- The City of Philadelphia has released an online, freely available population health analytics application that highlights health disparities and socioeconomic determinates of health at a neighborhood level.
The Community Health Explorer is a joint project between the Philadelphia Department of Public Health (PDPH) and the Office of Open Data and Digital Transformation (ODDT).
In a cleanly and intuitively designed interface, the tool presents detailed data on clinical and socioeconomic factors that influence health and wellness, such as the prevalence of chronic diseases, the rate of alcohol and tobacco consumption, premature death rates, poverty and educational statistics, and even the number of complaints about rats in residential buildings.
“Open Data represents a commitment to an accessible and accountable municipal government,” said Rebecca Rhynhart, Chief Administrative Officer for the City of Philadelphia in a blog post accompanying the release.
“Taking it a step further by leveraging that data to create resources – like the Community Health Explorer – highlights our efforts to digitally transform city processes and realize our potential to be as effective, efficient and helpful as possible to the residents we serve.”
Users can view interactive charts, graphs, and maps of 77 different health indicators. Data can be displayed according to geography, chronology, racial disparity, or in comparison to other major cities across the nation.
“We wanted to make this massive collection of information easier to navigate, while giving PDPH the ability to update the data independently,” said Lauren Ancona, Senior Data Scientist for the ODDT.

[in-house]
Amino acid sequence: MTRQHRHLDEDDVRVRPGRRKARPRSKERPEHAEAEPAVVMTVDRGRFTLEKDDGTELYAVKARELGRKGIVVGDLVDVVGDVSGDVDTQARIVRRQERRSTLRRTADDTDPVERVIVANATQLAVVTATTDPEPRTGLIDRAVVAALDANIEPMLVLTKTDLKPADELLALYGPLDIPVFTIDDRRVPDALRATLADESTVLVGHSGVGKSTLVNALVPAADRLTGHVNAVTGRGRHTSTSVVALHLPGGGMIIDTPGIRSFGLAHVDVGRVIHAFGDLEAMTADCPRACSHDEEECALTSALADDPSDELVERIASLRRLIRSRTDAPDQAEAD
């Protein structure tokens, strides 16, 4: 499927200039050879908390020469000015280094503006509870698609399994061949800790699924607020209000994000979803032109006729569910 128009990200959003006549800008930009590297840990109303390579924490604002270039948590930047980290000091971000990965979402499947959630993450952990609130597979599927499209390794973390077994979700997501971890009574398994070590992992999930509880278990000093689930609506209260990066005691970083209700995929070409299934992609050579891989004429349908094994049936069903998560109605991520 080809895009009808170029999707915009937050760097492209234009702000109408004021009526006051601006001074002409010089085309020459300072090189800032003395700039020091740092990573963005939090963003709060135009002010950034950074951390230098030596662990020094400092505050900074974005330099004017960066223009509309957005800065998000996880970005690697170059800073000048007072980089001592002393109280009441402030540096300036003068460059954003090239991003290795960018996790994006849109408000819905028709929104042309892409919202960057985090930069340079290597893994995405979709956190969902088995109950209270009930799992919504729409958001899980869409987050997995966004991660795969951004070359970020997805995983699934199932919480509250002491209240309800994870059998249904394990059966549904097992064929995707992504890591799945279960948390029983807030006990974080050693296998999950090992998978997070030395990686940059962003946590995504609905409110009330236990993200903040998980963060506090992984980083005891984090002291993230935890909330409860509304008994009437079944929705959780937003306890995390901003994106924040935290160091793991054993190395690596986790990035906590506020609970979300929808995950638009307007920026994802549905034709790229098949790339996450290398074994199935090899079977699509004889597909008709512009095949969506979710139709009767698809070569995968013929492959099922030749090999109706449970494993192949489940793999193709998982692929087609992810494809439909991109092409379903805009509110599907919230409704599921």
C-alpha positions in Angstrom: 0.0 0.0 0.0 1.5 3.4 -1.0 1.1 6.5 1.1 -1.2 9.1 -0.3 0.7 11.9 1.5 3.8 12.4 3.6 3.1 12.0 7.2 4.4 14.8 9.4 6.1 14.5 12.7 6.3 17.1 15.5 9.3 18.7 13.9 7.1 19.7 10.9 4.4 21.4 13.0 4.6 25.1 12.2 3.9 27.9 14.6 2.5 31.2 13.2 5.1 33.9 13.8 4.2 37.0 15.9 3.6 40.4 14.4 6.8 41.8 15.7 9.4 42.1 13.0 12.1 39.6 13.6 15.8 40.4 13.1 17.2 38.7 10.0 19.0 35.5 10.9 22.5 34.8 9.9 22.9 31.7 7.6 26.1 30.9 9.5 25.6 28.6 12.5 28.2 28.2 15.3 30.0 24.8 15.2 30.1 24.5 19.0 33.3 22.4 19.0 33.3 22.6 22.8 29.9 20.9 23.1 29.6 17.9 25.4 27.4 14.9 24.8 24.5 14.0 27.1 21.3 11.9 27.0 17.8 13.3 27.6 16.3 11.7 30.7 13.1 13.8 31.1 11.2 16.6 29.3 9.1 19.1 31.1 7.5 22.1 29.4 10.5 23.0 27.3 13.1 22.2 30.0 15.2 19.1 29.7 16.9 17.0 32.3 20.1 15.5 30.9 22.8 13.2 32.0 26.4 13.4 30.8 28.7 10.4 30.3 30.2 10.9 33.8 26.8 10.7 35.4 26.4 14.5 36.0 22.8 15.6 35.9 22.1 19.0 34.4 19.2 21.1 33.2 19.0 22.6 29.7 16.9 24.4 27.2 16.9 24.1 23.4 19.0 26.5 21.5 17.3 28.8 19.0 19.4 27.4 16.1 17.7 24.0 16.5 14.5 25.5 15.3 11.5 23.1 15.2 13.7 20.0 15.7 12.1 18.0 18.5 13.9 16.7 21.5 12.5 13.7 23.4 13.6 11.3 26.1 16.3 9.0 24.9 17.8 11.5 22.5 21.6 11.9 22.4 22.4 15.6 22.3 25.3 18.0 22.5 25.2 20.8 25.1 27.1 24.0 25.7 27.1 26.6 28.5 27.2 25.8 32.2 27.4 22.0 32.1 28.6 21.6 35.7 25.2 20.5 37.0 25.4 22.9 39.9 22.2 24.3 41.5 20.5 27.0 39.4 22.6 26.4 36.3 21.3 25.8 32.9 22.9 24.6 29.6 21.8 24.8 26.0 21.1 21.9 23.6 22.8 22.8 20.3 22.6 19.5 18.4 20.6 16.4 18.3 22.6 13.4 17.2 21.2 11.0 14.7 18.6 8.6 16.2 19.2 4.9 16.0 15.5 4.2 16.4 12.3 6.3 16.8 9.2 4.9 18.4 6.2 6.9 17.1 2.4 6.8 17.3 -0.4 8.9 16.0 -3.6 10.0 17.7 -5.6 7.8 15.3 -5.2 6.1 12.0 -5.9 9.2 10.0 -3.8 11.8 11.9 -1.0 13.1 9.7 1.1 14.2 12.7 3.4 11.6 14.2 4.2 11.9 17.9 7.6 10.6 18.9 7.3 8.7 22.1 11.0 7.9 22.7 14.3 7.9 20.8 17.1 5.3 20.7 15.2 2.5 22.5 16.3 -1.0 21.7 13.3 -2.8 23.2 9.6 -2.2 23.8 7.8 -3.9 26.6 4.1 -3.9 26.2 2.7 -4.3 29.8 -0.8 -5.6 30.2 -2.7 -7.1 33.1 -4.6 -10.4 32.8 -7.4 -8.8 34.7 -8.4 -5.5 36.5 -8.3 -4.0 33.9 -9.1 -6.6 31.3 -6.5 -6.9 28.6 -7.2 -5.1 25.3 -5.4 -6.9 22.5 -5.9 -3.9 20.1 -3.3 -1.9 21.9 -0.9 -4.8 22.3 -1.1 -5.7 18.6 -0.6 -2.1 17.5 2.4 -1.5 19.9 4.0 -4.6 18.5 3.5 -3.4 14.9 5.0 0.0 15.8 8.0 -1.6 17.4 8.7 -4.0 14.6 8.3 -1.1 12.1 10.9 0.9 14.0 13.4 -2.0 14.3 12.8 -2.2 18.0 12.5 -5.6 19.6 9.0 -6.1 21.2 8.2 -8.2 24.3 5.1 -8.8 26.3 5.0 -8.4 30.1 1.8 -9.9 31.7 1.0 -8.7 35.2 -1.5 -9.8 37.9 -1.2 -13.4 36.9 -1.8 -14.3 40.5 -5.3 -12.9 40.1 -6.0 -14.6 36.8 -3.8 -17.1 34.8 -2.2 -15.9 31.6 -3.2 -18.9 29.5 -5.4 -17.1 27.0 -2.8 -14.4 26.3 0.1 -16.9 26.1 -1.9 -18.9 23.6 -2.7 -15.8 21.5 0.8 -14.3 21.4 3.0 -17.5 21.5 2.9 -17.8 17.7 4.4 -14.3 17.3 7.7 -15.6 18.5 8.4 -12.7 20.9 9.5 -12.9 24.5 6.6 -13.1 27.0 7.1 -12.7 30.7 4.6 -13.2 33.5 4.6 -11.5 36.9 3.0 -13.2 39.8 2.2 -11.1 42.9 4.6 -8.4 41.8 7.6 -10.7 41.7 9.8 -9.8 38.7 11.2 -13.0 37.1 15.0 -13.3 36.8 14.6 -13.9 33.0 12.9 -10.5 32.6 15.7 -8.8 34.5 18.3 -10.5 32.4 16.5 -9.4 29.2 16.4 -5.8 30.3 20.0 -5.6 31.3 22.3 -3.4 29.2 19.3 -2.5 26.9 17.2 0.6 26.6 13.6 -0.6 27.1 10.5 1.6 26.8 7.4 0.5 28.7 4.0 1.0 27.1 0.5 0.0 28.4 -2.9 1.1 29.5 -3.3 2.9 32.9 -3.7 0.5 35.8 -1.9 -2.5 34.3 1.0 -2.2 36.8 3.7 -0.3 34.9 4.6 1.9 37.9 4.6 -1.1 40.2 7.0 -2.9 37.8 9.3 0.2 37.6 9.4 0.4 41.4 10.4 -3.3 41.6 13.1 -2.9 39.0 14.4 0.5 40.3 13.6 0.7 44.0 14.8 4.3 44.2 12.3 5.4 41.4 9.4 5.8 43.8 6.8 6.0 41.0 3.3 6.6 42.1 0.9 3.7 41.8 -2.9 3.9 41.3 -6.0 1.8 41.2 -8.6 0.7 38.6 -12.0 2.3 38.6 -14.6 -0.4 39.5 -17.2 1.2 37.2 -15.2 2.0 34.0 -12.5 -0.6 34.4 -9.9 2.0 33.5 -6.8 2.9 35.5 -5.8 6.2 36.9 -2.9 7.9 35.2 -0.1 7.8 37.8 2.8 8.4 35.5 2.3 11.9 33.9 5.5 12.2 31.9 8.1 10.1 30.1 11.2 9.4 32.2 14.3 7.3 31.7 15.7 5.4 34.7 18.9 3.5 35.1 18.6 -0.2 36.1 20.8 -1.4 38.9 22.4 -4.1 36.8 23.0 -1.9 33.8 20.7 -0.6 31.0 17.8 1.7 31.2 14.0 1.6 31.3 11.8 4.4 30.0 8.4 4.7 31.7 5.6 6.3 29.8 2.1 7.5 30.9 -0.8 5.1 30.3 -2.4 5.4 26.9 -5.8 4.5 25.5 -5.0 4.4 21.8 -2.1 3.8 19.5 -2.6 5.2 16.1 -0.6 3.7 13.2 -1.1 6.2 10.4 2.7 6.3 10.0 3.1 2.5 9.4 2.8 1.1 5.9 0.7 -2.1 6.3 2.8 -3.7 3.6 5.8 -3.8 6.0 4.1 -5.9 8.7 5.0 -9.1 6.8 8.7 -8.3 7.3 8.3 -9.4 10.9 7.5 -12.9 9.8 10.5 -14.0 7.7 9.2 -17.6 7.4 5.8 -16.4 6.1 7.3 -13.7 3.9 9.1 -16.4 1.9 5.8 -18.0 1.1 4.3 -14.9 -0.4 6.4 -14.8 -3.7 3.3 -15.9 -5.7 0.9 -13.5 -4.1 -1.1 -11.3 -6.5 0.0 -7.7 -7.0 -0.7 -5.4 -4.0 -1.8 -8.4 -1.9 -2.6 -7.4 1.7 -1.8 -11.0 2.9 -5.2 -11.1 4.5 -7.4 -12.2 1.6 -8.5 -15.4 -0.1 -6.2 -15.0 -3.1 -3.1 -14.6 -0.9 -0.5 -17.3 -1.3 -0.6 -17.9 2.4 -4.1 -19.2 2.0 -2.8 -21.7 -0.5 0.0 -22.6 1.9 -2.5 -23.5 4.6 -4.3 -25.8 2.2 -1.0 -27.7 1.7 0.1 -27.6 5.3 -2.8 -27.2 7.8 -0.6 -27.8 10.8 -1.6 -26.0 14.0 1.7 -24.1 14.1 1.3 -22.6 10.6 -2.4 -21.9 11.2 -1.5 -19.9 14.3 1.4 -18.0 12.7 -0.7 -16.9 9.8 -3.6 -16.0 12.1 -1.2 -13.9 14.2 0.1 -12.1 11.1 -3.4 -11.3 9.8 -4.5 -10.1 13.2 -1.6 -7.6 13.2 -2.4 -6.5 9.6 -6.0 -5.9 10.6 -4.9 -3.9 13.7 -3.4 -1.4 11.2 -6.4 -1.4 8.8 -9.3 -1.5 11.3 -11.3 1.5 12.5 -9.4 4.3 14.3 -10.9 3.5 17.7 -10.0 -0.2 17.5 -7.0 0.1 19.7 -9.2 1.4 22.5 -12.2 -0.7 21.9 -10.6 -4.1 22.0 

“Charting data on the web is sometimes challenging: often, graphs don’t adjust well to mobile screens (which makes up over a third of City web traffic), and citizens with visual difficulty or who are using screen readers might not be able to access any information at all.”
The open source application is just a “first attempt” to solve these problems, Ancona added. “We plan to continue to iterate with feedback – contributions are welcome!”
For a first attempt, the tool is impressive. It draws on a number of surveys and other sources from local and state public health organizations, synthesizing multiple population health datasets into a single view.
Complete, robust, longitudinal community-level socioeconomic data is a rare find for population health managers seeking a detailed window into the lives of local patients, but the Community Health Explorer offers access to many major environmental and social factors that may have a significant impact on clinical outcomes and overall patient wellness.
In certain sections of the city, for example, more than half of residents may live in high poverty and have little or no walkable access to healthy food choices or grocery stores. More than 52 percent of residents of the West Park neighborhood reported that they are unable to walk to stores or businesses that offer fresh and nutritious meal options.
Just a few miles away in the Central Northeast area, that number drops to 3.9 percent.
Black and Hispanic residents are most likely to experience limited food choices – at rates nearly double that of their white, non-Hispanic neighbors.